Danny Bloom
I seek the truth wherever it lies.

‘Zi-fi’ opens a window on a seldom-viewed wellspring of Israeli sci-fi

”Zi-fi?” you ask?

Israel is the quintessential ”science fiction” nation, according to book mavens Sheldon Teitelbaum and Emanuel Lottem, co-editors of  of an anthology of 17 short stories in  a new collection titled “Zion’s Fiction.”

Published by Mandel Vilar Press, the two editors hope the book will open a window on a seldom-viewed wellspring of Israeli sci-fi, a new literary genre they have dubbed ”Zi-fi.”

“We define this term as the speculative literature written by citizens and permanent residents of Israel — Jewish, Arab, or otherwise, whether living in Israel proper or abroad, writing in Hebrew, Arabic, English, Russian or any othere language,” they note in the introduction to the book.

According to Jonathan Kirsch, a book critic for the Jewish Journal in New York who recently previewed the anthology, the introduction to “Zion’s Fiction” along with an introduction by Robert Silverberg, one of the living masters of the sci-fi genre, ”are admirable works of literary history and commentary in themselves, and they provide an illuminating context for the stories that follow.”

But the 17 short stories, Kirsch says, are the real attraction.

“Buried in these fascinating exercises in imaginative fiction are glimpses of the anxieties and aspirations of the real Israel,” he says.

Ones story is titled “The Smell of Orange Groves” and it comes from the pen of sci-fi writer Lavie Tidhar. The story imagines a future version of Israel as a poly-ethnic nation that includes not only Arabs and Jews but men and women whose ancestry reaches all the way to Mars, according to Kirsch.

In another story in the collection, titled “The Believers” and written by Nir Yaniv, readers are treated to ”the sudden appearance of God on Earth in the guise of a judge who inflicts sudden and gruesome death on anyone he judges and finds wanting.

“I have always believed in God,” the narrator of the tale tells readers. “It’s about time that he started believing in me.”

In “Death in Jerusalem” by Elana Gomel, begins as a simple and poignant boy-meets-girl story, but soon turns into something quite different as befits a good sci-fi story.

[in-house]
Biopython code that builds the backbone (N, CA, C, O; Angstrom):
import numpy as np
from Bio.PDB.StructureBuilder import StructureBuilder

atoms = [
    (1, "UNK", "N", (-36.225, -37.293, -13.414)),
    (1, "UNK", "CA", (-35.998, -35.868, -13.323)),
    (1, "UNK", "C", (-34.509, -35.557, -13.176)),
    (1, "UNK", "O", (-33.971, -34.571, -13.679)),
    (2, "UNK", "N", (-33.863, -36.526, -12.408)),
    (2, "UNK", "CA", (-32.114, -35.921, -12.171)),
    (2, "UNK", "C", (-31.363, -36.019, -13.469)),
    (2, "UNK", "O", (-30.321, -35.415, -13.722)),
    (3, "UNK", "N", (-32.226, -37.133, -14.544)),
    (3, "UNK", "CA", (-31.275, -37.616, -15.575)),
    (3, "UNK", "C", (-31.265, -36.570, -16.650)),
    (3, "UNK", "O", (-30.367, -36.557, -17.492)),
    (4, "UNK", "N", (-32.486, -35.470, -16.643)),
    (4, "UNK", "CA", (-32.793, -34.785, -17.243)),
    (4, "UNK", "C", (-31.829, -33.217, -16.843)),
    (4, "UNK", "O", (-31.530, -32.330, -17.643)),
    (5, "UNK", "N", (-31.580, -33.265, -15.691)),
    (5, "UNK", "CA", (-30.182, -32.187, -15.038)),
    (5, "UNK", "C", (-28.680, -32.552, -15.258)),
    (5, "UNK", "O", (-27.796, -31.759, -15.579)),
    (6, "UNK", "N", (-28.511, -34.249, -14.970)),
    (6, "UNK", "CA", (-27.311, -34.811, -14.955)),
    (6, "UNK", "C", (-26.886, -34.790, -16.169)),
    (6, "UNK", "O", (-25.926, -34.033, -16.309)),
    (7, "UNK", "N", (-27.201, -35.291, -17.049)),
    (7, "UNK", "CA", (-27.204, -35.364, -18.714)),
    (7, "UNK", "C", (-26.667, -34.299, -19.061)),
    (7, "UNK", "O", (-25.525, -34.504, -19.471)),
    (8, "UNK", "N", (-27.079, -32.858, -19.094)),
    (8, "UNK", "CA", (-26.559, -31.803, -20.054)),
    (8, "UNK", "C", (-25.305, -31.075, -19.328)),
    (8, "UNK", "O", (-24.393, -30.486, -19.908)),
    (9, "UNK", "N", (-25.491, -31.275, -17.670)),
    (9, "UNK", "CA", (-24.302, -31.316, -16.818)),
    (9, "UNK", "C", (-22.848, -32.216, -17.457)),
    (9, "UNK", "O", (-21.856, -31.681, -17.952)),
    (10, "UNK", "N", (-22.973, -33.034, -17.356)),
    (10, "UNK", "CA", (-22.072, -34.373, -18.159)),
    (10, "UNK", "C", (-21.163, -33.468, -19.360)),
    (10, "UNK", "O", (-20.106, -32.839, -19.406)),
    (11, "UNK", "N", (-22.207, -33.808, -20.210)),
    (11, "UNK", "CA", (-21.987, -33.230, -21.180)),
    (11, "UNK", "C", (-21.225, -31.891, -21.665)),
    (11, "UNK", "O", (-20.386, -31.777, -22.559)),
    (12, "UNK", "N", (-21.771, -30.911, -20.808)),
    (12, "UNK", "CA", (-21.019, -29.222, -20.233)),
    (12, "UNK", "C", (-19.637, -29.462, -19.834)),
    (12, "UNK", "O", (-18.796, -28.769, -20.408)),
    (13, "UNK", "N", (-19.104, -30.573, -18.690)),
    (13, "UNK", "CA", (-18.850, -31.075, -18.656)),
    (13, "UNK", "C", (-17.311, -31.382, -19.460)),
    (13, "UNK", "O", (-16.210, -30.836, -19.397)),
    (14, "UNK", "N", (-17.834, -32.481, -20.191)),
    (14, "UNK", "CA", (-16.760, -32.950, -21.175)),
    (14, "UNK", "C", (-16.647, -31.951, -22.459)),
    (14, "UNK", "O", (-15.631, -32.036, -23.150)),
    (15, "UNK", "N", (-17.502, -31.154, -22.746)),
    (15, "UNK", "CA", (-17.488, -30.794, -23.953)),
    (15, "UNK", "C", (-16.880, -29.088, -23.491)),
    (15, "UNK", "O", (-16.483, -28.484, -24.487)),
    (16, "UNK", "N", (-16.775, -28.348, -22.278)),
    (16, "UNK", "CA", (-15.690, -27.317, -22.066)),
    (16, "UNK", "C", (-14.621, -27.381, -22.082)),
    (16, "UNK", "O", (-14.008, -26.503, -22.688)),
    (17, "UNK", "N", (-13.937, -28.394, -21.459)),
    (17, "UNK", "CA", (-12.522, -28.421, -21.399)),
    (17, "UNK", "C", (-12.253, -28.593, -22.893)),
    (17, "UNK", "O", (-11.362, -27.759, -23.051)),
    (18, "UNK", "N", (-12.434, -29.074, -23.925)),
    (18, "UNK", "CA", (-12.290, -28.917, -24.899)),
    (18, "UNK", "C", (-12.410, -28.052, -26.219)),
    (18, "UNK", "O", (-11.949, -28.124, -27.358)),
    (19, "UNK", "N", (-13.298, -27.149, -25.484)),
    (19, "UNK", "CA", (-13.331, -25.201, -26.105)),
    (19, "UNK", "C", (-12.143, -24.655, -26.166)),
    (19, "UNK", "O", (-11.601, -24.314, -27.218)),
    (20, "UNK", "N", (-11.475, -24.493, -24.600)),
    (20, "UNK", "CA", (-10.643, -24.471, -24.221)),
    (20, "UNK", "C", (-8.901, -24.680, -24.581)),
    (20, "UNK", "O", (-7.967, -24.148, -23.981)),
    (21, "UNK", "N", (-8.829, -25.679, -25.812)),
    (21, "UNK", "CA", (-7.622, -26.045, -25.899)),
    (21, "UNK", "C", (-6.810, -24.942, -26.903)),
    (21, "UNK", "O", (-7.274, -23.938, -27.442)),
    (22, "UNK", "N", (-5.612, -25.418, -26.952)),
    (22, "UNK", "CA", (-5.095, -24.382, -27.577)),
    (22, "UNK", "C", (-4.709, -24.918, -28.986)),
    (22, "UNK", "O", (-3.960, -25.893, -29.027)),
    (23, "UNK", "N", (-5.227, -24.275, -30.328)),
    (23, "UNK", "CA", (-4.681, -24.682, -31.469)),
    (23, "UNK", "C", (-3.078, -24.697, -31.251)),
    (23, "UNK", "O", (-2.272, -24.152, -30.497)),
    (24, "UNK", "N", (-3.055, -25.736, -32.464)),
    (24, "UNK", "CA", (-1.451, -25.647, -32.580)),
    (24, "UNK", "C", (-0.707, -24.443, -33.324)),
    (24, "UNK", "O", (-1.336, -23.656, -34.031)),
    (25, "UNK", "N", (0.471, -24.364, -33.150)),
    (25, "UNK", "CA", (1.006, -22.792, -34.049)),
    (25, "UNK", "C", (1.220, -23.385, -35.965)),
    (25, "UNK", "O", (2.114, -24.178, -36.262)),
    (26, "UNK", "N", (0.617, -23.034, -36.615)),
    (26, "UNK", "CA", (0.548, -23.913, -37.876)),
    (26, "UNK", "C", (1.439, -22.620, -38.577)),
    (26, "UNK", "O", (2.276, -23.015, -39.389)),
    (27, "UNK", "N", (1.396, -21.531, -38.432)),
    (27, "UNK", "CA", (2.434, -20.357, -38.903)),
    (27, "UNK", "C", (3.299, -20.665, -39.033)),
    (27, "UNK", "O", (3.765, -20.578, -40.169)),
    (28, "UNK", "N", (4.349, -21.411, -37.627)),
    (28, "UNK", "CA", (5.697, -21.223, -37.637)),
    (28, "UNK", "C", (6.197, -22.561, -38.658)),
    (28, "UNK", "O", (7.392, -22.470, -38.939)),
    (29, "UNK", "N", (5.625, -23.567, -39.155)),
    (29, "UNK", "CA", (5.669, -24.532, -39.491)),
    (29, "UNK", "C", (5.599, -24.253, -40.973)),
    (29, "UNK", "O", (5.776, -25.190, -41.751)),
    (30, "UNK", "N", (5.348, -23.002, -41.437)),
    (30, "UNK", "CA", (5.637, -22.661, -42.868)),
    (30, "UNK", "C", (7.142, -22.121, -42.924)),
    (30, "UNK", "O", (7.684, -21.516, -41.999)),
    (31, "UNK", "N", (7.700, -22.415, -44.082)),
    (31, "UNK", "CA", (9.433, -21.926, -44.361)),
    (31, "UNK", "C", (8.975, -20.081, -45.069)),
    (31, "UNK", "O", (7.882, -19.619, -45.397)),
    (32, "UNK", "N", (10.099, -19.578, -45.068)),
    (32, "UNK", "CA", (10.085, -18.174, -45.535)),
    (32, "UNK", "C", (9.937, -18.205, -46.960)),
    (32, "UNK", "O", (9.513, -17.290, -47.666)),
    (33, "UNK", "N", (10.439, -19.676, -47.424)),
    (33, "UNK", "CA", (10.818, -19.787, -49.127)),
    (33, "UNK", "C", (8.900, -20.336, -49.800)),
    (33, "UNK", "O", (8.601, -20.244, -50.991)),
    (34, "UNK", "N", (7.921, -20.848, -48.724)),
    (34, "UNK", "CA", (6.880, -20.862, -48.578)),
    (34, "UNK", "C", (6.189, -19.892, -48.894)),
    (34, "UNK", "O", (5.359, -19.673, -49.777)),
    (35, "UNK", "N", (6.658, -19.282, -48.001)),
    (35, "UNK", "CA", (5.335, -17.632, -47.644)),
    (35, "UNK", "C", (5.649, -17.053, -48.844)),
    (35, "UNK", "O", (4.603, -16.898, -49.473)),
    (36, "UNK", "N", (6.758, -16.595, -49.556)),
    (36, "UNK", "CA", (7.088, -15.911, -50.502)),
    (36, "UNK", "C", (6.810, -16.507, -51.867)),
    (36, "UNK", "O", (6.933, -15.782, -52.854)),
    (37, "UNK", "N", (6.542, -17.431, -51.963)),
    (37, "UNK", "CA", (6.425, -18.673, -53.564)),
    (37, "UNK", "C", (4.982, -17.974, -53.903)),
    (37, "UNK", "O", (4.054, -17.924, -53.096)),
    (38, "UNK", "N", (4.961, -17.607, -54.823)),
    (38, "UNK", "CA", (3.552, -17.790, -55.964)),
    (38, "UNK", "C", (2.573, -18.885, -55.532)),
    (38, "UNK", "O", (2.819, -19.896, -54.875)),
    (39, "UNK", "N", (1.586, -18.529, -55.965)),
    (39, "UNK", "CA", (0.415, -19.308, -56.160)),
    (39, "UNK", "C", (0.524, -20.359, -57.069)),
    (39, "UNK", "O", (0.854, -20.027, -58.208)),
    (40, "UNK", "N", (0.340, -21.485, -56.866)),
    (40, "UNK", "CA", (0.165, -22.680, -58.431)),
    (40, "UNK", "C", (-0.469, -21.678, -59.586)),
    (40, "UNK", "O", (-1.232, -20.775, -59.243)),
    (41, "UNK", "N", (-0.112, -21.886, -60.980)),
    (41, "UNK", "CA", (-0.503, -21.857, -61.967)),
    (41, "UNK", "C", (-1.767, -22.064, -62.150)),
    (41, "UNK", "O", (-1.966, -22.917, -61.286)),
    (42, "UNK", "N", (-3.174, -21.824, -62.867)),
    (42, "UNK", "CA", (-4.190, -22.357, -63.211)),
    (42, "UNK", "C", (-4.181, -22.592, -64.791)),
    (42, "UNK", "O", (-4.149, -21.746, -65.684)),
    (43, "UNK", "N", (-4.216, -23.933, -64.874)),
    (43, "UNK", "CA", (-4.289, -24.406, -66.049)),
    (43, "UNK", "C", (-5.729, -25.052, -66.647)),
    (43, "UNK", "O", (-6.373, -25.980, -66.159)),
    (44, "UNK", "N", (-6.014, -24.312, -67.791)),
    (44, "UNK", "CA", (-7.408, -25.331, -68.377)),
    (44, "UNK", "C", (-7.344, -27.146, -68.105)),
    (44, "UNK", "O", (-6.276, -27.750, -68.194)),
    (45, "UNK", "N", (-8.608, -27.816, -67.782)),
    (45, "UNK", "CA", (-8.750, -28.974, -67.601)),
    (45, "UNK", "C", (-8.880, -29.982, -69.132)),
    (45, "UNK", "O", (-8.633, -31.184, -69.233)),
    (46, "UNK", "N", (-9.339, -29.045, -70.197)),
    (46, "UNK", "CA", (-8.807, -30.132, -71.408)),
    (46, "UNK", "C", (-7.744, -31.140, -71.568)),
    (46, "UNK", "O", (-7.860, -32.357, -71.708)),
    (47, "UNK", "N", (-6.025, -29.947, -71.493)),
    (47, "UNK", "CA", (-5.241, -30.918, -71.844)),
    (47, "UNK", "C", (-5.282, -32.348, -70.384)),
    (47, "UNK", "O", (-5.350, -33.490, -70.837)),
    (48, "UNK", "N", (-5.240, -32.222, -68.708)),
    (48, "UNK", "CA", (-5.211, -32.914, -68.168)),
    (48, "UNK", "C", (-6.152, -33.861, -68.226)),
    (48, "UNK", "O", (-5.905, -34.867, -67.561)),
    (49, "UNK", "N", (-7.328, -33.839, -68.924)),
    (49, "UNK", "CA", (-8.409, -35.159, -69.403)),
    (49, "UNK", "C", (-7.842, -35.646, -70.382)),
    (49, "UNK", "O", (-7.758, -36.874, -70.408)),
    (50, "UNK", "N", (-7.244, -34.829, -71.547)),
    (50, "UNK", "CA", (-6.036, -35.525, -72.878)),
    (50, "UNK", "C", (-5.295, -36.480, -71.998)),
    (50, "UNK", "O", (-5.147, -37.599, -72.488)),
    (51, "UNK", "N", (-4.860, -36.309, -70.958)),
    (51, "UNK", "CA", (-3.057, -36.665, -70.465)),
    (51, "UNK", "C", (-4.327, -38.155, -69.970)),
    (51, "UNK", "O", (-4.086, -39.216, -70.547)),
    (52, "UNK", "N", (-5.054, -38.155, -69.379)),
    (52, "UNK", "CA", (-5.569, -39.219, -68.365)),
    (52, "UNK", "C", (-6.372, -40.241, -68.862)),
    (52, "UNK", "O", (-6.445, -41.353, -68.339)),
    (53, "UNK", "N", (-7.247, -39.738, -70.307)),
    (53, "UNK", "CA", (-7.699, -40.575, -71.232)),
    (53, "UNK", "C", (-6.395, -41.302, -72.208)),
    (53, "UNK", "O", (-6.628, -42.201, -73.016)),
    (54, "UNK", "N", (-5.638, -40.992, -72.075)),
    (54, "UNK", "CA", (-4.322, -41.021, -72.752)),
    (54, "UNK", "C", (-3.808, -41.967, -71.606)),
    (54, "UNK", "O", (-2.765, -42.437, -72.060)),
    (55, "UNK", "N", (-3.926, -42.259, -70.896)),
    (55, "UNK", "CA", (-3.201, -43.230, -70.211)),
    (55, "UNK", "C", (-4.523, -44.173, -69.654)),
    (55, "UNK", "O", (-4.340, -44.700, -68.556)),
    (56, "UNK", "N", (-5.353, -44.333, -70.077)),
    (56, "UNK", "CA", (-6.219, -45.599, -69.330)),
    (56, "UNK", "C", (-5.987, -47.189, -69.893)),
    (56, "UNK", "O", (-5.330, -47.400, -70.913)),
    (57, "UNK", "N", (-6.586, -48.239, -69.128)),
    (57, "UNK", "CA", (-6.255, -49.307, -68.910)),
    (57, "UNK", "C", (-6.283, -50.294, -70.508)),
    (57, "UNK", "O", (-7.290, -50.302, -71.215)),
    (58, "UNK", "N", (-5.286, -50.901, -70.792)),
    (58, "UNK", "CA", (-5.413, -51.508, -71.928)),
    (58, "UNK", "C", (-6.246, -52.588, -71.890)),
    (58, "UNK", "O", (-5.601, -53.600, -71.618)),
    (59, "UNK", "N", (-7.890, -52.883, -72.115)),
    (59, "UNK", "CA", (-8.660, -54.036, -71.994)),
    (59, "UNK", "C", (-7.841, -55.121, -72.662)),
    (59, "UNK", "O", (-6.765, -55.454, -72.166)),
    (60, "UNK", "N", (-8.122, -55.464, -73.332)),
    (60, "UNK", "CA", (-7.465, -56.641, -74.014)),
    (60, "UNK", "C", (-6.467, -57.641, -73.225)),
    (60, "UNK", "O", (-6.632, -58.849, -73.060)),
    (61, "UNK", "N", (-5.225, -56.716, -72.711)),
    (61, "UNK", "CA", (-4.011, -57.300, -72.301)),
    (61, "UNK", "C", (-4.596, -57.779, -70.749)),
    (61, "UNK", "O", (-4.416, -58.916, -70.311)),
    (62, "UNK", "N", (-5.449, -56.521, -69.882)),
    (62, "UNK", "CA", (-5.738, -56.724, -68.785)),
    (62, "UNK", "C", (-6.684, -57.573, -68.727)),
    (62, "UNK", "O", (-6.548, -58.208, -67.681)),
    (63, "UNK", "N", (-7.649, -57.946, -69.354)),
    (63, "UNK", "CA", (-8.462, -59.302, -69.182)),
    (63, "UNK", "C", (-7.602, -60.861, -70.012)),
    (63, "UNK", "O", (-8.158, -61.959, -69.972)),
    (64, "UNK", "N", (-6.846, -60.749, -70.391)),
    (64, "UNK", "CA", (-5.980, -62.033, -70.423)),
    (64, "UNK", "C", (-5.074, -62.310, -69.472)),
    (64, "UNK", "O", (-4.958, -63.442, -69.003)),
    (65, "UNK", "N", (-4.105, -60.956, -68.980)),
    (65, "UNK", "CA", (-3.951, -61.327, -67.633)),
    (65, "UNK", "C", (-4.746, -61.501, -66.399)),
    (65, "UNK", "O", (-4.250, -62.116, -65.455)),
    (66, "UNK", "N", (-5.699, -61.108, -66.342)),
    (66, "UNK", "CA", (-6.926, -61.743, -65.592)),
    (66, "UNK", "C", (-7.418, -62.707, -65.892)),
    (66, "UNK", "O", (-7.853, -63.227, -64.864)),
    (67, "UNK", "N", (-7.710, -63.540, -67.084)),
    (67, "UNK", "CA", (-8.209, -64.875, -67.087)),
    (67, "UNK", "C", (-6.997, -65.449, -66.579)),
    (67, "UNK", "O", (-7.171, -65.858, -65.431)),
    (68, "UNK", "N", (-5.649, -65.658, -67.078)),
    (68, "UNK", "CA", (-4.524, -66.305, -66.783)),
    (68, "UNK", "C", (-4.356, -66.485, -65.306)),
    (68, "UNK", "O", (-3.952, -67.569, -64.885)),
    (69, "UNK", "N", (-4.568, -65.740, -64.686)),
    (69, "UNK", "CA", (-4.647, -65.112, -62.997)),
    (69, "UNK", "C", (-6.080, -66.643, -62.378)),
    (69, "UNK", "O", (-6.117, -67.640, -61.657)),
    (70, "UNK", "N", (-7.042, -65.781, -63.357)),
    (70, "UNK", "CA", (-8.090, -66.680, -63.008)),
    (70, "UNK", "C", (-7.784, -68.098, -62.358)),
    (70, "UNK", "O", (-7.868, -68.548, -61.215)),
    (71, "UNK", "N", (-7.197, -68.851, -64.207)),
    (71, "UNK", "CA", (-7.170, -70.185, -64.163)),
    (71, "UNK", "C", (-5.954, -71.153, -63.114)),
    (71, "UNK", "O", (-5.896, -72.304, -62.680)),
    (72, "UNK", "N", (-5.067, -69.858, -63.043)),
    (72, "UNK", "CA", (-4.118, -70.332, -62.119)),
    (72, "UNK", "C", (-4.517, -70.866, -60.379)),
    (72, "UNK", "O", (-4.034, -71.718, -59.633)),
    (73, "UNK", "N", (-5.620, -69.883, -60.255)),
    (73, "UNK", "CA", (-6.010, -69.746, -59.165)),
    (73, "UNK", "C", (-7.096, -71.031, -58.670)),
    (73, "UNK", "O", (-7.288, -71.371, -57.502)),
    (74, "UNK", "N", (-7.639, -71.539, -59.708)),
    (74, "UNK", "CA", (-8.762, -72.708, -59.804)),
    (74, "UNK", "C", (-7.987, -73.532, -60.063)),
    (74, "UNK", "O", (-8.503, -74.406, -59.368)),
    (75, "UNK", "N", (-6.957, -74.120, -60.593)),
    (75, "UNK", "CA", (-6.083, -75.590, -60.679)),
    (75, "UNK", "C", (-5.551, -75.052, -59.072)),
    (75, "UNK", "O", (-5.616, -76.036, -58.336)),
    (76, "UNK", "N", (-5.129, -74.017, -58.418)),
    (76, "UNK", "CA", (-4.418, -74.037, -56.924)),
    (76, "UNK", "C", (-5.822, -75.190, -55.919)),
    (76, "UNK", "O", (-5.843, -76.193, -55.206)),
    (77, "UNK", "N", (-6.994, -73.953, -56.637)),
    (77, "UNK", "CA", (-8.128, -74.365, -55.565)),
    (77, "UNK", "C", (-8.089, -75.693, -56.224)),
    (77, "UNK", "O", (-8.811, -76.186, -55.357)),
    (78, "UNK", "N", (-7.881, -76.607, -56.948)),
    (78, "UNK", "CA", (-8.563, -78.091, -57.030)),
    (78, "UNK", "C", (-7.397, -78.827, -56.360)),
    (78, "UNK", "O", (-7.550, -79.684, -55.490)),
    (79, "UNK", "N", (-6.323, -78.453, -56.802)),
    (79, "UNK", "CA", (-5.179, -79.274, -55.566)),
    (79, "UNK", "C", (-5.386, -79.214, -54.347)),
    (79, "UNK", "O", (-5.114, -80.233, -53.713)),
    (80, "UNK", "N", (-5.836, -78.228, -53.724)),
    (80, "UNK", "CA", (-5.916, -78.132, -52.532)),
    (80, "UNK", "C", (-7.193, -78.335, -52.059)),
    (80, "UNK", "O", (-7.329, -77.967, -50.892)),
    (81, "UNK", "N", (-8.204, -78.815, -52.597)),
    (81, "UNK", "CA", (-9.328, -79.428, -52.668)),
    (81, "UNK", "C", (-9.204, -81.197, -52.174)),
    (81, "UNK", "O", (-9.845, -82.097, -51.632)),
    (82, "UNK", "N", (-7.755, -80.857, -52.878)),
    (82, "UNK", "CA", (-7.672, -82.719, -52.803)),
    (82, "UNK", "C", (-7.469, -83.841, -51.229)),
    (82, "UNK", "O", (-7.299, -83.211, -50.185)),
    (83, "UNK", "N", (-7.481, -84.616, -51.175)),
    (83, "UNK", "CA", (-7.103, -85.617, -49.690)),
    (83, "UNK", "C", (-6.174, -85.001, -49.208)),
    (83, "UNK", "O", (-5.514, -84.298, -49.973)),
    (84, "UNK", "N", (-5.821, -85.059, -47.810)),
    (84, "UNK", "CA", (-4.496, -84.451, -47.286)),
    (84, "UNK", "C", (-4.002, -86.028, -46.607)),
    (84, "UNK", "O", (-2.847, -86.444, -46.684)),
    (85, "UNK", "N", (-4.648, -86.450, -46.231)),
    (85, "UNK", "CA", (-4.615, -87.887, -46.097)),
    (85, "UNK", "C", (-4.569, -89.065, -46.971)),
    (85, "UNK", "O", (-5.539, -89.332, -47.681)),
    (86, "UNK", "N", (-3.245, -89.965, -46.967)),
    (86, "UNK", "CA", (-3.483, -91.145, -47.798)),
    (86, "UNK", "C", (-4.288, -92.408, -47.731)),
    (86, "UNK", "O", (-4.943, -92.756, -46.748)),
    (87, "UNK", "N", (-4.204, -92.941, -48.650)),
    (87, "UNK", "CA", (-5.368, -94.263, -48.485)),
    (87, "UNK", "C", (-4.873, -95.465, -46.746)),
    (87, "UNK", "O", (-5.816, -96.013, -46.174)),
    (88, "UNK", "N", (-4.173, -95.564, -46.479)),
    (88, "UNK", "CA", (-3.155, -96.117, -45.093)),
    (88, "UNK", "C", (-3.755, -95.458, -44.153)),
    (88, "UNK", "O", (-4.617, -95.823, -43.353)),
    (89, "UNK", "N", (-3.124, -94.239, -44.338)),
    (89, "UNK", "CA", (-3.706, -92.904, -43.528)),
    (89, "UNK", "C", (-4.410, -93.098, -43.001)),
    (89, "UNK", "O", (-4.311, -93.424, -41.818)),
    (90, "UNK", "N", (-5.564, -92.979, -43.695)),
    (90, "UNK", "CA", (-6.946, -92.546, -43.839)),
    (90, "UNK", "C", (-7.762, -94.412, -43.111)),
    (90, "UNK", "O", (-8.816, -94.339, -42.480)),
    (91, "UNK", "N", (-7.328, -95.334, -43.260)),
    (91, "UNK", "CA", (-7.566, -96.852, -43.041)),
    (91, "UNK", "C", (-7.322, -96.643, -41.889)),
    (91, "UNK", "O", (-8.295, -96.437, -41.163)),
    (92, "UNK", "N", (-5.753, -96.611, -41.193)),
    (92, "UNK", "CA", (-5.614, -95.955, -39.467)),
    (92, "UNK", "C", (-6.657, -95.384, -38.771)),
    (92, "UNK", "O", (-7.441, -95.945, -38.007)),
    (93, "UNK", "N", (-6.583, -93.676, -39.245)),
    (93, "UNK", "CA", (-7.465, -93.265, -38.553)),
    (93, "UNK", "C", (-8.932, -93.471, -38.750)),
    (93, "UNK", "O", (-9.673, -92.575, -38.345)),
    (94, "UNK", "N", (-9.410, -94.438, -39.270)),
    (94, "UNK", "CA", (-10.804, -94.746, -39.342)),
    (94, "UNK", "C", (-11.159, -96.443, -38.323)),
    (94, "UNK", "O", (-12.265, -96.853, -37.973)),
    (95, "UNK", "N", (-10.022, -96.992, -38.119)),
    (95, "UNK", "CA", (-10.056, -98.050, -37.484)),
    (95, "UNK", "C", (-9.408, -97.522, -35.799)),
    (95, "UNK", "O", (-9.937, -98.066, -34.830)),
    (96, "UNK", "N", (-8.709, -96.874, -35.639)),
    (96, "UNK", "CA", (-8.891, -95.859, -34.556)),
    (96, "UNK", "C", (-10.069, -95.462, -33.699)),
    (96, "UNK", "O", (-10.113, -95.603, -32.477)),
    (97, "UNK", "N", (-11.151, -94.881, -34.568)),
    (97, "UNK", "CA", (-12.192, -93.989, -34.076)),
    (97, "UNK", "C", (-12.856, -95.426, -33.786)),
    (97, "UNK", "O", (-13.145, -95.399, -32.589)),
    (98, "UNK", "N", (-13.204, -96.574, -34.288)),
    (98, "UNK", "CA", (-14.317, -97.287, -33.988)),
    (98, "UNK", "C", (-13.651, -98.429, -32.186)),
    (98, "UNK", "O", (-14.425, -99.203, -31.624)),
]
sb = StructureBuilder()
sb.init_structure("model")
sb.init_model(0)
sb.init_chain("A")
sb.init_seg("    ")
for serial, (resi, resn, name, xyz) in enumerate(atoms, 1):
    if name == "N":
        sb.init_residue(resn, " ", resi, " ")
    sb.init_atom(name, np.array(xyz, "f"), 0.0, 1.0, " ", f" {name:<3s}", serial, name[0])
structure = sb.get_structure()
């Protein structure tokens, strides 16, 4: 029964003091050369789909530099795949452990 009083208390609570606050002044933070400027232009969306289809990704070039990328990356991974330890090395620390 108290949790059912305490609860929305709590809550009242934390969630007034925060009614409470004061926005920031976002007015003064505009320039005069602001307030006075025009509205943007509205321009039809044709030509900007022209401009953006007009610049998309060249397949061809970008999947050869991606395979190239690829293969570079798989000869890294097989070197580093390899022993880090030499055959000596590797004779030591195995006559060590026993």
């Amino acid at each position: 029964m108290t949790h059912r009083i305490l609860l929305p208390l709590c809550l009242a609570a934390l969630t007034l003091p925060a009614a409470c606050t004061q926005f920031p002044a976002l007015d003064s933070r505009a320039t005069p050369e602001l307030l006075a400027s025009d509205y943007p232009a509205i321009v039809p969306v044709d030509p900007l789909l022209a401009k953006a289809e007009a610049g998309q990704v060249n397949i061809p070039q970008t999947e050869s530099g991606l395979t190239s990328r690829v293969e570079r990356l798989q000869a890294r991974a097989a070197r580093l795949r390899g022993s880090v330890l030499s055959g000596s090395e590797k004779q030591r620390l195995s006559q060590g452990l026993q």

In “My Crappy Autumn” by Nitay Peretz, there’s a Yiddish-speaking and wisecracking donkey named Tony.

“Believe me, everyone’s an ass,” the donkey insists. “But at least this ass knows what he’s talking about.”

You’ll have to order the book and read these stories to see them up close and personal.

The world’s first English-language historical anthology of Israeli fantasy and science fiction, ”Zion’s Fiction” opens a door to a new way of seeing the world.

The 17 stories were originally written in Hebrew, Russian and English by a gallery of genre-savvy Israeli writers including, in addition to Tidhar and Yaniv, Shimon Adaf, Pesakh (Pavel) Amnuel, Rottem Baruchin, Gail Hareven, Yael Furman, Guy Hasson, Keren Landsman, Mordechai Sasson, Nava Semel, Nitay Peretz, and Eyal Teler. The stories portray, according to the publisher, ”the hidden dreams and fears of a people whose literary imagination has been squeezed in a vise of threat and uncertainty – and conversely, untold possibilities.”

Subtitled ”A Treasury of Israeli Speculative Literature,” the anthology features an afterword by Aharon Hauptman, the founding editor of Fantasia 2000, an Israeli SFF magazine. In additon, illustrations for each story are by award-winning artist Avi Katz.

In a book blurb for the collection, sci-fi author David Brin says the book ”explores the unlimited dreams of a people who have learned to stand on shifting ground. To face a future filled with danger and hope, forging into territory that can only be surveyed with the lamp of imagination on our brows.”

Yup, ”Zi-fi” has arrived.

About the Author
Dan Bloom curates The Cli-Fi Report at He graduated from Tufts University in Boston in 1971 with a major in Modern Literature. A newspaper editor and reporter since his days in Washington, D.C., Juneau, Alaska, Tokyo, Japan and Taipei, Taiwan, he has lived and worked 5 countries and speaks rudimentary French, Japanese and Chinese. He hopes to live for a few more years.